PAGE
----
When the spins of the ferromagnetic layers are parallel, the structure stores a ONE, opposite spins represent a ZERO. To read the information and determine if it is a zero or a one, the computer sends a tiny current through the TMR structure, if the spins of the top and bottom layer are parallel, electrons can “tunnel” through the insulator. “Tunneling” is a process that we can associate with a basketball moving through a solid brick wall. It’s normally very unlikely, but parallel spins in the TMR make it possible. If the spins are opposite, almost no electrons tunnel through. That way, by seeing how much current reaches the other side, the computer can tell whether the struct is holding a ONE or a ZERO.

How does the computer write the data?

To write data, the computer sends larger currents up or down the TMR: sending electrons up the structure, from the fixed layer to the free layer, and switches the value from ZERO to ONE. Because of the spin-transferred torque, the flowing electrons adopt the fixed layer’s spin as they move through it. The electrons in the free layer then flipped to match the spin of the flowing electrons.


Since the free layer responds to changes in external magnetic fields, which are generated by both computers and living organisms, TMR structures have numerous applications beyond computers. When a neuron in your brain fires, your heart beats, or a white blood cell attacks a virus, tiny magnetic fields are created. A spintronic sensor chip could detect the smallest deviations from your “normal” magnetic fields, detecting anything, from bacterial infections to brain tumors. Because magnetic fields are not altered by the structures they move through, they could even do this from outside the body. and because electrons’ spins change our near-instant, spintronics technologies could do it so quickly. Ultimately, spintronics technologies hold promise in countless areas, from computer memory to medicine and beyond.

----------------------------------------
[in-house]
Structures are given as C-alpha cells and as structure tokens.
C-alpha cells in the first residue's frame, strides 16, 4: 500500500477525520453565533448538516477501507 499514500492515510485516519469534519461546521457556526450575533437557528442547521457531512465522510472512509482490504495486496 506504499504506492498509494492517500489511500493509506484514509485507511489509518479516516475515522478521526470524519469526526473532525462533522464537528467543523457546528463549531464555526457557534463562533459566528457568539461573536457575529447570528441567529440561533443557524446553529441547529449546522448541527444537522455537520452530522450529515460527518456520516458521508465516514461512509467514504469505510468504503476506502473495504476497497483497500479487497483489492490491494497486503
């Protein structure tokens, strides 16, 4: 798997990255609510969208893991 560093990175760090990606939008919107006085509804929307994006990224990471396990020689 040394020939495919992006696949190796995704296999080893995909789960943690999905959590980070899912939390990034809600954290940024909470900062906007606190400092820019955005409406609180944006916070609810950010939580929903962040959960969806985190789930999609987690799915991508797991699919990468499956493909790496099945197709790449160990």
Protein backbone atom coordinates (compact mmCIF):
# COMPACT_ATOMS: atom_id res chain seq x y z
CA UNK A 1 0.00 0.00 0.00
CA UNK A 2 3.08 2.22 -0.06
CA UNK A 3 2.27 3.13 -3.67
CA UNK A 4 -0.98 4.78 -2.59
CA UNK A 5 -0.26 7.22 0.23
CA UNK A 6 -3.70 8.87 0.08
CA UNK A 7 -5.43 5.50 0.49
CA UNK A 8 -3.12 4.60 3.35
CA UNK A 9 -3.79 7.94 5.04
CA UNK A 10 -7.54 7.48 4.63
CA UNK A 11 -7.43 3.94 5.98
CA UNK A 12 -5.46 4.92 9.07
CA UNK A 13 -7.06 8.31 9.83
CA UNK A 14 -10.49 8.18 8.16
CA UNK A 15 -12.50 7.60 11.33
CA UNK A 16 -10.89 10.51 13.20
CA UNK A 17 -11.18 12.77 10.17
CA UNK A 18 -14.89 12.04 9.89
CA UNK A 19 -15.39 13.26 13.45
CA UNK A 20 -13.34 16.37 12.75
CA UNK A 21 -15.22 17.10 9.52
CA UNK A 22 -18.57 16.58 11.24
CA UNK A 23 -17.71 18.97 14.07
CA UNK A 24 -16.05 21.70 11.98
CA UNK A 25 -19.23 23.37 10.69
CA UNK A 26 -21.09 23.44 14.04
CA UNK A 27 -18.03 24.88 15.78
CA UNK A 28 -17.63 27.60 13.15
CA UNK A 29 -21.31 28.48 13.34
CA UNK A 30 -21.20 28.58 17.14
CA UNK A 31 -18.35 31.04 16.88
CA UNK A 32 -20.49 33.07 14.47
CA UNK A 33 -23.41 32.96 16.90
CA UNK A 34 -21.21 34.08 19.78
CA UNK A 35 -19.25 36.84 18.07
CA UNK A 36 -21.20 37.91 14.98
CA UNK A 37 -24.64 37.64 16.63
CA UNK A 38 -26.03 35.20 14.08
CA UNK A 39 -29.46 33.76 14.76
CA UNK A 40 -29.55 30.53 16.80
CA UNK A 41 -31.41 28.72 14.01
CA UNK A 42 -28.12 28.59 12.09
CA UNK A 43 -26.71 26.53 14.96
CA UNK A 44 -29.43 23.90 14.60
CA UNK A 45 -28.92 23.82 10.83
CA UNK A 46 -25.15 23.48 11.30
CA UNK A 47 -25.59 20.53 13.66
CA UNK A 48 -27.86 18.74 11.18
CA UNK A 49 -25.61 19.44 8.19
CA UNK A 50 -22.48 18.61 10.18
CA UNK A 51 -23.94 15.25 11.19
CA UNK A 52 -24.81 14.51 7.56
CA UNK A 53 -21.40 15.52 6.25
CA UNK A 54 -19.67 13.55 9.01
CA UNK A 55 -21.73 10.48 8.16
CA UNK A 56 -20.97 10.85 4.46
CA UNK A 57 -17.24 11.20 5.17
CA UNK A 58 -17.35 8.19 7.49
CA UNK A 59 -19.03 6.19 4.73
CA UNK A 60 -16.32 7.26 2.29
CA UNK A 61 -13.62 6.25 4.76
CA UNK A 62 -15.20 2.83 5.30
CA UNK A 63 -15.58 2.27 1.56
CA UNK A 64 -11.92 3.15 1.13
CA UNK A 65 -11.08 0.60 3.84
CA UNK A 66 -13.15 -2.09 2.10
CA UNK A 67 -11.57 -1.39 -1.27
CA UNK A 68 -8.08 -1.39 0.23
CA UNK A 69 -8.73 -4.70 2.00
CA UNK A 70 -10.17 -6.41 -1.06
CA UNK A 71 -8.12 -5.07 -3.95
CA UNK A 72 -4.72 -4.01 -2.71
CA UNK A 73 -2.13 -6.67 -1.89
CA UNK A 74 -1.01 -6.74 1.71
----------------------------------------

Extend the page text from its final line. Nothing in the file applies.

Author: Ian Vellozo